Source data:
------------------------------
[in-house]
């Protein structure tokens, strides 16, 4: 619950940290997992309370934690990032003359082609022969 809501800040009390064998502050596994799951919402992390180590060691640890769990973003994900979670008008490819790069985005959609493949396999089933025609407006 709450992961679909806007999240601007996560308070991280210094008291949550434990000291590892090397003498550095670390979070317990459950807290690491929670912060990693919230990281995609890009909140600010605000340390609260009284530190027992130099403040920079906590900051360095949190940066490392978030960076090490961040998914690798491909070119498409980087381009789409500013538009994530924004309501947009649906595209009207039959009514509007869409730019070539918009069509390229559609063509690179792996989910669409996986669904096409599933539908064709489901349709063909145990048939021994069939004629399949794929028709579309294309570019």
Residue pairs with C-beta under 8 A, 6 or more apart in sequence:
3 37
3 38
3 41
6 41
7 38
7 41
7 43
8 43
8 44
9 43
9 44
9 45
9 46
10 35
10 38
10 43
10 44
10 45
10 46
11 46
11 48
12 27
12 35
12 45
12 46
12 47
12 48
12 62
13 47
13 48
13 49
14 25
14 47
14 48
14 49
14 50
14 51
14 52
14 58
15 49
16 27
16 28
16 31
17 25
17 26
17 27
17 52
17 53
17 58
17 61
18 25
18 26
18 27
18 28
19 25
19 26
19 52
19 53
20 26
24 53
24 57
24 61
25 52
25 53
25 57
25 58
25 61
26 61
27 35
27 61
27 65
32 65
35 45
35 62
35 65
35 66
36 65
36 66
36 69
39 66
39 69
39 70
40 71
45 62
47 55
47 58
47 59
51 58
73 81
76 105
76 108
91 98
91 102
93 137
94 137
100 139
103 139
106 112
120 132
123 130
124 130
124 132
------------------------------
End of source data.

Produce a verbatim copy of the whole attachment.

[in-house]
């Protein structure tokens, strides 16, 4: 619950940290997992309370934690990032003359082609022969 809501800040009390064998502050596994799951919402992390180590060691640890769990973003994900979670008008490819790069985005959609493949396999089933025609407006 709450992961679909806007999240601007996560308070991280210094008291949550434990000291590892090397003498550095670390979070317990459950807290690491929670912060990693919230990281995609890009909140600010605000340390609260009284530190027992130099403040920079906590900051360095949190940066490392978030960076090490961040998914690798491909070119498409980087381009789409500013538009994530924004309501947009649906595209009207039959009514509007869409730019070539918009069509390229559609063509690179792996989910669409996986669904096409599933539908064709489901349709063909145990048939021994069939004629399949794929028709579309294309570019």
Residue pairs with C-beta under 8 A, 6 or more apart in sequence:
3 37
3 38
3 41
6 41
7 38
7 41
7 43
8 43
8 44
9 43
9 44
9 45
9 46
10 35
10 38
10 43
10 44
10 45
10 46
11 46
11 48
12 27
12 35
12 45
12 46
12 47
12 48
12 62
13 47
13 48
13 49
14 25
14 47
14 48
14 49
14 50
14 51
14 52
14 58
15 49
16 27
16 28
16 31
17 25
17 26
17 27
17 52
17 53
17 58
17 61
18 25
18 26
18 27
18 28
19 25
19 26
19 52
19 53
20 26
24 53
24 57
24 61
25 52
25 53
25 57
25 58
25 61
26 61
27 35
27 61
27 65
32 65
35 45
35 62
35 65
35 66
36 65
36 66
36 69
39 66
39 69
39 70
40 71
45 62
47 55
47 58
47 59
51 58
73 81
76 105
76 108
91 98
91 102
93 137
94 137
100 139
103 139
106 112
120 132
123 130
124 130
124 132